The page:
An electrifying advance toward tomorrow's power suits

An electrifying advance toward tomorrow's power suits
Fabrics treated with this new electrically-conductive ink may power a new generation of futuristic clothing that charges iPods, cell phones and other electronics. Credit: American Chemical Society

Could powering an iPod or cell phone become as easy as plugging it into your tee shirt or jeans, and then recharging the clothing overnight? Scientists in California are reporting an advance in that direction with an easier way of changing ordinary cotton and polyester into "conductive energy textiles" -- e-Textiles that double as a rechargeable battery. Their report on the research appears in ACS' Nano Letters.

"Wearable electronics represent a developing new class of materials with an array of novel functionalities, such as flexibility, stretchability, and lightweight, which allow for many applications and designs previously impossible with traditional electronics technology," Yi Cui and colleagues note. "High-performance sportswear, wearable displays, new classes of portable power, and embedded health monitoring systems are examples of these novel applications."

The report describes a new process for making E-textiles that uses "ink" made from single-walled carbon nanotubes — electrically conductive carbon fibers barely 1/50,000 the width of a human hair. When applied to cotton and polyester fabrics, the ink produced e-Textiles with an excellent ability to store . The fabrics retained flexibility and stretchability of regular cotton and polyester, and kept their new e-properties under conditions that simulated repeated laundering.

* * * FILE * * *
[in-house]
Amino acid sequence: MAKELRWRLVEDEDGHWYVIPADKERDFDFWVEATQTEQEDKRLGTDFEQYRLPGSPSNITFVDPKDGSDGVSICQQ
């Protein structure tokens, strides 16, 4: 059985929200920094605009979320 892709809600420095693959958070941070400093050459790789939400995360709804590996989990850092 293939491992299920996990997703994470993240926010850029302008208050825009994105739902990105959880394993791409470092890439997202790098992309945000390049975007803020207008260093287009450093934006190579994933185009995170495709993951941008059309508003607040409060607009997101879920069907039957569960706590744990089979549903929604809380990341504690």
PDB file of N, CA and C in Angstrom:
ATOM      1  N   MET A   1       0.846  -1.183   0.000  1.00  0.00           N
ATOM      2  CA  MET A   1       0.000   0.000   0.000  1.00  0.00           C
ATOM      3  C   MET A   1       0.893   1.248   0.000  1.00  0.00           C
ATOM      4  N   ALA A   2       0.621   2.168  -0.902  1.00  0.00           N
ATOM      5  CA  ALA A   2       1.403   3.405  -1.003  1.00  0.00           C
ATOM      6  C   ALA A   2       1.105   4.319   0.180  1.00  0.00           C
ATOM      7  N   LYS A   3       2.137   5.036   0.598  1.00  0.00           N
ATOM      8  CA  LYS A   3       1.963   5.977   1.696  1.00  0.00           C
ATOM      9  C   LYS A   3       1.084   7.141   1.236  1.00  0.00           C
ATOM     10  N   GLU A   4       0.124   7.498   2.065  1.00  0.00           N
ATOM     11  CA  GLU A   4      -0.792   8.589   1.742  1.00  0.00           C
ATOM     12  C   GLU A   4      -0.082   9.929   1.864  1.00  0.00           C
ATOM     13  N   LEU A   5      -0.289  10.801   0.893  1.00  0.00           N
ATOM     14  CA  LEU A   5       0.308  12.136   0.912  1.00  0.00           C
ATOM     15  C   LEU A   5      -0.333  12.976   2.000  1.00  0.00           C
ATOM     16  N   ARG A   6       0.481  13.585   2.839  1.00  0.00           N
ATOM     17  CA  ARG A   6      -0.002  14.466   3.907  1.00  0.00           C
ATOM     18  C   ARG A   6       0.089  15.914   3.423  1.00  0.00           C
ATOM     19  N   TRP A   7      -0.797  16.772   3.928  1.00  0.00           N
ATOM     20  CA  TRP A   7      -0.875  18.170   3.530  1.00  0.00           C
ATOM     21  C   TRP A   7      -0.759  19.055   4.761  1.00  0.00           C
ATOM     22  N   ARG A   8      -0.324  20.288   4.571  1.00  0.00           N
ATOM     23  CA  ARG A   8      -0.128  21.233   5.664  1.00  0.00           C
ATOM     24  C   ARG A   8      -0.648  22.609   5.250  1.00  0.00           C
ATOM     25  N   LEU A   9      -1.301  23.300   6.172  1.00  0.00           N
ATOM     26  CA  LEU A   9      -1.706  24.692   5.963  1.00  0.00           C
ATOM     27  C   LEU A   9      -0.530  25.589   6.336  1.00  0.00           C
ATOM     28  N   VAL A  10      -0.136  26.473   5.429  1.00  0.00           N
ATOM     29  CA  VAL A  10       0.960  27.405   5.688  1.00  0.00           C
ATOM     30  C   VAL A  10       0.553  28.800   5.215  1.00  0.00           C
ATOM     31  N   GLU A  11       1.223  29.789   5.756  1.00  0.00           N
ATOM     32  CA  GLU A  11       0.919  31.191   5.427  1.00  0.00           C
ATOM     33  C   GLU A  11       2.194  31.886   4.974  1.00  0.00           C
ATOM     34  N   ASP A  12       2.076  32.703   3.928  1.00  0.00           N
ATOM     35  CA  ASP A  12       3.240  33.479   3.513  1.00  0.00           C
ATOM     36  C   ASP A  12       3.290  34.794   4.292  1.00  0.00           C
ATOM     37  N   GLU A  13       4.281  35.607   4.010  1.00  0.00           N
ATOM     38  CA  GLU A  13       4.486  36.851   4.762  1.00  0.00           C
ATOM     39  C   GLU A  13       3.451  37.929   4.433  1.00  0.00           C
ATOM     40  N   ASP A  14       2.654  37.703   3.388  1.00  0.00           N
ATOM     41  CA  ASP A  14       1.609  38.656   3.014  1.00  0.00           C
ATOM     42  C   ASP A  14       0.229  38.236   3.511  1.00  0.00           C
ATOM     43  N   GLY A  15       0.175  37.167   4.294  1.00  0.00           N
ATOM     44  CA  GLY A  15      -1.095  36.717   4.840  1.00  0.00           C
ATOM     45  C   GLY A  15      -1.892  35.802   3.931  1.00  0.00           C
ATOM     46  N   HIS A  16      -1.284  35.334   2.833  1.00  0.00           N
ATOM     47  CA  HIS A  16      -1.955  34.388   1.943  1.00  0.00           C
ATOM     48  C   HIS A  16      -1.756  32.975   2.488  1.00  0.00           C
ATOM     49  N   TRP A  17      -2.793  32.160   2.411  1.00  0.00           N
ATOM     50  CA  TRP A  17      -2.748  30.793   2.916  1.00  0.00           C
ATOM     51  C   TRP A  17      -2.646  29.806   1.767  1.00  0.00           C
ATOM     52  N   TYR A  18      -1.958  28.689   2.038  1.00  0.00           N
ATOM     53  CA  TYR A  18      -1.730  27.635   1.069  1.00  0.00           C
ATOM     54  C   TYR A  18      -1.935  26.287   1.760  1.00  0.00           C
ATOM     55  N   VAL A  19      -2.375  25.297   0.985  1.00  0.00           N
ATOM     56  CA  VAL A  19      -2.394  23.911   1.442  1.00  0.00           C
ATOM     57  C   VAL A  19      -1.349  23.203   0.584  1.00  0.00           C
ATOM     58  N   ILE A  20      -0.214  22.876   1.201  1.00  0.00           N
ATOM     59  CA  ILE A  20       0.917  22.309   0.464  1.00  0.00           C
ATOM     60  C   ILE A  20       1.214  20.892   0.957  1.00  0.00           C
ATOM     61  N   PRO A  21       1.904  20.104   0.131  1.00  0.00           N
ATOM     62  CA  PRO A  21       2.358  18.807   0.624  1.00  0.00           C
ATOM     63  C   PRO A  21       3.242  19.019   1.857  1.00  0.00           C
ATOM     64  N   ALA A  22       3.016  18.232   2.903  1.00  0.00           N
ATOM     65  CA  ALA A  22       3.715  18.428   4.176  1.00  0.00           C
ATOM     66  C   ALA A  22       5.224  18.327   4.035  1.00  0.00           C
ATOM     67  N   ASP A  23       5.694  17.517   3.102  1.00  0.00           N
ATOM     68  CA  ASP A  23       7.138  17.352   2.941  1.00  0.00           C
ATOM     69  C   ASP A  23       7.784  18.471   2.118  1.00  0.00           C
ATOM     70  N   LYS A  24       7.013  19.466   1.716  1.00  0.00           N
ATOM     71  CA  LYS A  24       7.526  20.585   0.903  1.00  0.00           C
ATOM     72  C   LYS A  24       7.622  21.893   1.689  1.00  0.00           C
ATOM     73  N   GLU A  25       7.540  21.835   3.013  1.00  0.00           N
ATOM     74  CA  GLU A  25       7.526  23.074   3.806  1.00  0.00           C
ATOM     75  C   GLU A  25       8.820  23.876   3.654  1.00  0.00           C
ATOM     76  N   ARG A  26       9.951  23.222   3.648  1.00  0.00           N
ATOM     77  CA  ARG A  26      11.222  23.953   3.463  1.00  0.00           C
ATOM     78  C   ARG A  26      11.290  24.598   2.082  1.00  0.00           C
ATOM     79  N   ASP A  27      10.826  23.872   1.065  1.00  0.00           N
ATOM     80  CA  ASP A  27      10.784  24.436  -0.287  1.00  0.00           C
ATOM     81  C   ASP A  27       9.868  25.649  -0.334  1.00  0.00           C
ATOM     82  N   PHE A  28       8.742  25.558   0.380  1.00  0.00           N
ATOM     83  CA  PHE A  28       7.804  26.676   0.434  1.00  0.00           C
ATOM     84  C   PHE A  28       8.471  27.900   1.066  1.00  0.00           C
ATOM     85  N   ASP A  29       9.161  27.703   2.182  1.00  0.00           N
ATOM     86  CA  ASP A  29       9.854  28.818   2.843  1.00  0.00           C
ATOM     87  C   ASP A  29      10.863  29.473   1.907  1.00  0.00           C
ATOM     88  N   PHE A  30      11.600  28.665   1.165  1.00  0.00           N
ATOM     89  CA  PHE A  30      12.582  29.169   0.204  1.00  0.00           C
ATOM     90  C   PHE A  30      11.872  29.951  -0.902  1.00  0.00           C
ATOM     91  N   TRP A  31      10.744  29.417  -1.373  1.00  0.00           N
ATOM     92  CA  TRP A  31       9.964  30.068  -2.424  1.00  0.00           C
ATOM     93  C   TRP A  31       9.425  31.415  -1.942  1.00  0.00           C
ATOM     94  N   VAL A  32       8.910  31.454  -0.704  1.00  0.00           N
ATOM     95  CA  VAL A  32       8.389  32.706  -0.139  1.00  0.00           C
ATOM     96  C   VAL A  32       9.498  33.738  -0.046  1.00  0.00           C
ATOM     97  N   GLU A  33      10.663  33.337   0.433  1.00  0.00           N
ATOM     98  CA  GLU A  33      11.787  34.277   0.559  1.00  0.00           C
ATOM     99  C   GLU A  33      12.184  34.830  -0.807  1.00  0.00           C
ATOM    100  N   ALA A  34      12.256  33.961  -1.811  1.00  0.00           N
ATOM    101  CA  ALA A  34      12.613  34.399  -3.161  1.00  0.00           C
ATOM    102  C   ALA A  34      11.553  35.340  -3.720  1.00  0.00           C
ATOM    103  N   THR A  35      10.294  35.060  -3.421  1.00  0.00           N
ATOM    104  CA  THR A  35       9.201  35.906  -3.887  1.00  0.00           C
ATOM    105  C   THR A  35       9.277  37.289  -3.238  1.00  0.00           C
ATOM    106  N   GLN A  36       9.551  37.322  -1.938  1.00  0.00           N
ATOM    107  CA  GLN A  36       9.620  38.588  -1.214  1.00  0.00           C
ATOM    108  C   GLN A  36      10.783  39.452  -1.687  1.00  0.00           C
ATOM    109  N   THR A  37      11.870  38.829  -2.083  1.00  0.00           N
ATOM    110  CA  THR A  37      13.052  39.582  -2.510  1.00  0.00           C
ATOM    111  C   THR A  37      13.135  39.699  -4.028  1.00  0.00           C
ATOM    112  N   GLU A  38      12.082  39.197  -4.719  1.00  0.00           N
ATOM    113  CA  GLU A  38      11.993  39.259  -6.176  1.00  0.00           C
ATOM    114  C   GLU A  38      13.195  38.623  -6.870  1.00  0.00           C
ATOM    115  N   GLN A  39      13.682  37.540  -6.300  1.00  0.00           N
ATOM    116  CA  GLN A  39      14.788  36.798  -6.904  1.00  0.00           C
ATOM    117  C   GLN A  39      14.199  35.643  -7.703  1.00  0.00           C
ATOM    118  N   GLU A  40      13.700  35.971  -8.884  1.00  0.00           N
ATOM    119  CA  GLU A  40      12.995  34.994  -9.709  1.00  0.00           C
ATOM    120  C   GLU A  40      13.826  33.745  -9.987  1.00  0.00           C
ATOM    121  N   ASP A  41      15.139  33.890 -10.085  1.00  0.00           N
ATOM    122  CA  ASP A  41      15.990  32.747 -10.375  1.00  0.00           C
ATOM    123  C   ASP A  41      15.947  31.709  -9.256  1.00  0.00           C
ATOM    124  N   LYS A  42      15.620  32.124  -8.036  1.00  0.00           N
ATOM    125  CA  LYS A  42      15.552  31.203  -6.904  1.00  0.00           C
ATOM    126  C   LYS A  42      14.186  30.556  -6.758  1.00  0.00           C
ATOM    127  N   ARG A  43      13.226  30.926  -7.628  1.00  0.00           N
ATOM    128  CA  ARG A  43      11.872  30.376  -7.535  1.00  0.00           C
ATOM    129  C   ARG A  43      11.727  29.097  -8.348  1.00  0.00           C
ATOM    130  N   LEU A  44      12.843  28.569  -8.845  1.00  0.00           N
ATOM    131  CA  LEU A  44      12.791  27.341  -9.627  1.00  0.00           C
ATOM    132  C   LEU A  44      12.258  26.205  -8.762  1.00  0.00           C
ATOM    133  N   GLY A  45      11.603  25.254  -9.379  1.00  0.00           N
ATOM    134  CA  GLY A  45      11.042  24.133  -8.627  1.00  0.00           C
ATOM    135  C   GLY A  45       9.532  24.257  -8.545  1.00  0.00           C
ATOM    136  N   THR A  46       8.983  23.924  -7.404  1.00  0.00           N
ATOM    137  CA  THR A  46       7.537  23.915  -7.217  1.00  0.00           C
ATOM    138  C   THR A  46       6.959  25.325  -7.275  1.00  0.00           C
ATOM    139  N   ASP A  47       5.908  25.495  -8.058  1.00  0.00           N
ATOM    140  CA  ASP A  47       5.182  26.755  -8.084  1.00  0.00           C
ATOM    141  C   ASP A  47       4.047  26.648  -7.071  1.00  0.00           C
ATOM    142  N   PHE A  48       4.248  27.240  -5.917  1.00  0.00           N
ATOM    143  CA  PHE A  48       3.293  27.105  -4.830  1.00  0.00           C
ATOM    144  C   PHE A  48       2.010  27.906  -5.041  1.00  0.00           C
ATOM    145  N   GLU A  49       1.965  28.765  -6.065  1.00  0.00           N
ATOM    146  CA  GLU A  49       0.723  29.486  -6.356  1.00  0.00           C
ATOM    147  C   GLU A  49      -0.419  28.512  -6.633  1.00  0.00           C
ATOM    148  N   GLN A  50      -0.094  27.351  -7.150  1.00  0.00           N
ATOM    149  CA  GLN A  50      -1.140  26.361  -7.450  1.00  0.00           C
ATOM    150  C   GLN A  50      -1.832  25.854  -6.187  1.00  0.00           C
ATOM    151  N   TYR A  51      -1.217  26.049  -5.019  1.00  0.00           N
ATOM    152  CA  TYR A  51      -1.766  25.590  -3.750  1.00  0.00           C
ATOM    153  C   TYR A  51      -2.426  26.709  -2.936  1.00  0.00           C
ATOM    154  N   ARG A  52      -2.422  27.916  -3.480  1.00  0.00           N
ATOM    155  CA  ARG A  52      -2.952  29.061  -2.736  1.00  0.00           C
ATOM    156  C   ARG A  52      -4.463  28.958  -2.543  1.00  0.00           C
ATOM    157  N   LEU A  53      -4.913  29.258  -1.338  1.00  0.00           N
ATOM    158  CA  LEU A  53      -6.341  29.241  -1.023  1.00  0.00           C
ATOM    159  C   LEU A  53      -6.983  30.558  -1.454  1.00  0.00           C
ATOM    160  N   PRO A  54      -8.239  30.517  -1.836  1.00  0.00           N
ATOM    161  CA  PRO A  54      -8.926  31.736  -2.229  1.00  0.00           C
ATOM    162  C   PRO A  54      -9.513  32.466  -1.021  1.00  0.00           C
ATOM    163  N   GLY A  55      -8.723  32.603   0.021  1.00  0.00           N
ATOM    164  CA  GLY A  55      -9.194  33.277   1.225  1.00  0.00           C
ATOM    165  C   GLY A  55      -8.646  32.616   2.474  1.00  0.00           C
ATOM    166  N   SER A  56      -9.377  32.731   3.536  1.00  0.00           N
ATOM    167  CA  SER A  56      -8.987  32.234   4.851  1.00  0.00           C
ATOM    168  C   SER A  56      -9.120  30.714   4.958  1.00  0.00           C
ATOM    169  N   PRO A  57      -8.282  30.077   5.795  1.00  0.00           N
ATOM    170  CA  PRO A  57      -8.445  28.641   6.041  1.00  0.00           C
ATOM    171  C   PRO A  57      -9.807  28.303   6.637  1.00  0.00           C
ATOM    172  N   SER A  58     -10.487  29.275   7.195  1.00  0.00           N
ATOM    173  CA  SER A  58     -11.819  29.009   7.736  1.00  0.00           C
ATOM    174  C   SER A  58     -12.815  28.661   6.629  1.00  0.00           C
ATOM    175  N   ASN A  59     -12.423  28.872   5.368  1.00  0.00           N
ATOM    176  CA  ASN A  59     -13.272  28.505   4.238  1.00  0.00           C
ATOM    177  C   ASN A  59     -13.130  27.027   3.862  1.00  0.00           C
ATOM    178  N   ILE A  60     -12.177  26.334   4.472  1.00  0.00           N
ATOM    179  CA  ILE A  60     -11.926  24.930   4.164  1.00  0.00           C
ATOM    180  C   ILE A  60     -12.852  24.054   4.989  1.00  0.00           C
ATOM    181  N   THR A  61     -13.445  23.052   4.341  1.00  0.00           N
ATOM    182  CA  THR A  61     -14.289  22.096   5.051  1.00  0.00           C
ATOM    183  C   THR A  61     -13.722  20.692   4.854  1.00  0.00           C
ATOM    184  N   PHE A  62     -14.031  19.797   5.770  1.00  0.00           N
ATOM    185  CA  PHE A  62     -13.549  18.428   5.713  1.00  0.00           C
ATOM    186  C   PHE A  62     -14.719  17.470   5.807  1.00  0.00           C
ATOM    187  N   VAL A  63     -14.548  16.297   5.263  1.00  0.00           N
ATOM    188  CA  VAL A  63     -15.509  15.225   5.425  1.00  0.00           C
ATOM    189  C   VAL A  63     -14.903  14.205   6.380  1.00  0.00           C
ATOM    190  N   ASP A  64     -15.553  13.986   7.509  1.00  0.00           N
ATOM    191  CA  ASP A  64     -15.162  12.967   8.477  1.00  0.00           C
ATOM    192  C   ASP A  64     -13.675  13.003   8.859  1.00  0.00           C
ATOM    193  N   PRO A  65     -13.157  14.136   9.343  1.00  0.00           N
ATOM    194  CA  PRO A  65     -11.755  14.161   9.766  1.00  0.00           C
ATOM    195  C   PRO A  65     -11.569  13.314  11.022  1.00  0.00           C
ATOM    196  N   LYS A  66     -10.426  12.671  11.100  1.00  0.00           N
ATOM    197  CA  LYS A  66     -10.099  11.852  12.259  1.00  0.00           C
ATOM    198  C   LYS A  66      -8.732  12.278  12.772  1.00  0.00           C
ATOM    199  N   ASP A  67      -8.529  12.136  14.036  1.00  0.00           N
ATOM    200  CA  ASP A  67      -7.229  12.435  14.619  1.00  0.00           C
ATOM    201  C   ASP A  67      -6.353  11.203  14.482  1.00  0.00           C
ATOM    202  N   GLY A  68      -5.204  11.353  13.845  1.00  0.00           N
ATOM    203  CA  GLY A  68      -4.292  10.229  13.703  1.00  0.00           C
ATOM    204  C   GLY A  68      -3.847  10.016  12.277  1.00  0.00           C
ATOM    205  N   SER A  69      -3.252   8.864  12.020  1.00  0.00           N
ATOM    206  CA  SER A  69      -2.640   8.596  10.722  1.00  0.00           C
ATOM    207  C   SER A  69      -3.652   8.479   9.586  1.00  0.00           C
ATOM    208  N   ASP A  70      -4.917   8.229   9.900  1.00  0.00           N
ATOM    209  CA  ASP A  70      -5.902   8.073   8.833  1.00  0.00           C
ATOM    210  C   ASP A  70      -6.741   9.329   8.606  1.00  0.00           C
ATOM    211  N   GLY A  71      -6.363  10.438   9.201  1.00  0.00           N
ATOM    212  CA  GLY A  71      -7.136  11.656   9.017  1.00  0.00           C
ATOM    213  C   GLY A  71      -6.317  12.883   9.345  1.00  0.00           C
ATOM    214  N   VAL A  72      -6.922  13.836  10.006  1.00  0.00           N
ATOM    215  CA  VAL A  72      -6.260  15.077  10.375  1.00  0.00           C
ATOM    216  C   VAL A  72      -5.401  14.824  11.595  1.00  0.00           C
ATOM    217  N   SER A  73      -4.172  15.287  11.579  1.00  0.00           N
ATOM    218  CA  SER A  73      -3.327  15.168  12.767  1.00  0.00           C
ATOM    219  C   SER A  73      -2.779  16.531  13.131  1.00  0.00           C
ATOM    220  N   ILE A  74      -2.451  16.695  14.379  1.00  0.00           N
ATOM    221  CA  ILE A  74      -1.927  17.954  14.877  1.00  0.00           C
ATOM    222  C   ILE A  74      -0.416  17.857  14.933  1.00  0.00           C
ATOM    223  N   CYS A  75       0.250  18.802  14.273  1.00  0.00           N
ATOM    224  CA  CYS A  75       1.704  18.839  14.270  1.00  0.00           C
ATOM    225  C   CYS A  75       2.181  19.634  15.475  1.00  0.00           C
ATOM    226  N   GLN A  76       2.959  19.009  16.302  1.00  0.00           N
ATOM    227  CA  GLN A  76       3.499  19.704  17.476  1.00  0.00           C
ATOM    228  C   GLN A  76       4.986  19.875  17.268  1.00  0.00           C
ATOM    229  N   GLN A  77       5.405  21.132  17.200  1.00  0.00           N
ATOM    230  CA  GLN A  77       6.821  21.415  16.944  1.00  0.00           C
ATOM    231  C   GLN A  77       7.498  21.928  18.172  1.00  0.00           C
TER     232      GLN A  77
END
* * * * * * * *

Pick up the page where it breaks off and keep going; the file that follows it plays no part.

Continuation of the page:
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More information: "Stretchable, Porous, and Conductive Energy Textiles", pubs.acs.org/doi/full/10.1021/nl903949m
Citation: An electrifying advance toward tomorrow's power suits (2010, January 20) retrieved 27 May 2019 from https://phys.org/news/2010-01-electrifying-advance-tomorrow-power.html
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Jan 21, 2010
A good next step would be to add a layer that can convert the stretching/moving of the clothing into charge.

Jan 21, 2010
A good next step would be to add a layer that can convert the stretching/moving of the clothing into charge.


I already have a sweater that does that quite well.

Jan 22, 2010
Will the insides be lined with rubber to keep us from getting electrocuted? It seems pretty dangerous to wrap our bodies in a battery... plus, will this lead to a new generation of people that wear the exact same clothes every single day? Reflecting on my time at college, these people should be excluded from society

Jan 22, 2010
Forgive me, but aren't carbon nanotubes carcinogenic? They penetrate cell walls easily, they are not quick to decompose. Structurally, they ought to behave A LOT like asbestos fibers. So do we REALLY want to soak clothes in this stuff, and WEAR them: so that the entire surface of skin is exposed by direct, repeated, mechanical contact?

REALLY???

Jan 23, 2010
So do we REALLY want to soak clothes in this stuff, and WEAR them
Of course not, this research is a nonsense with respect to perspective provided.

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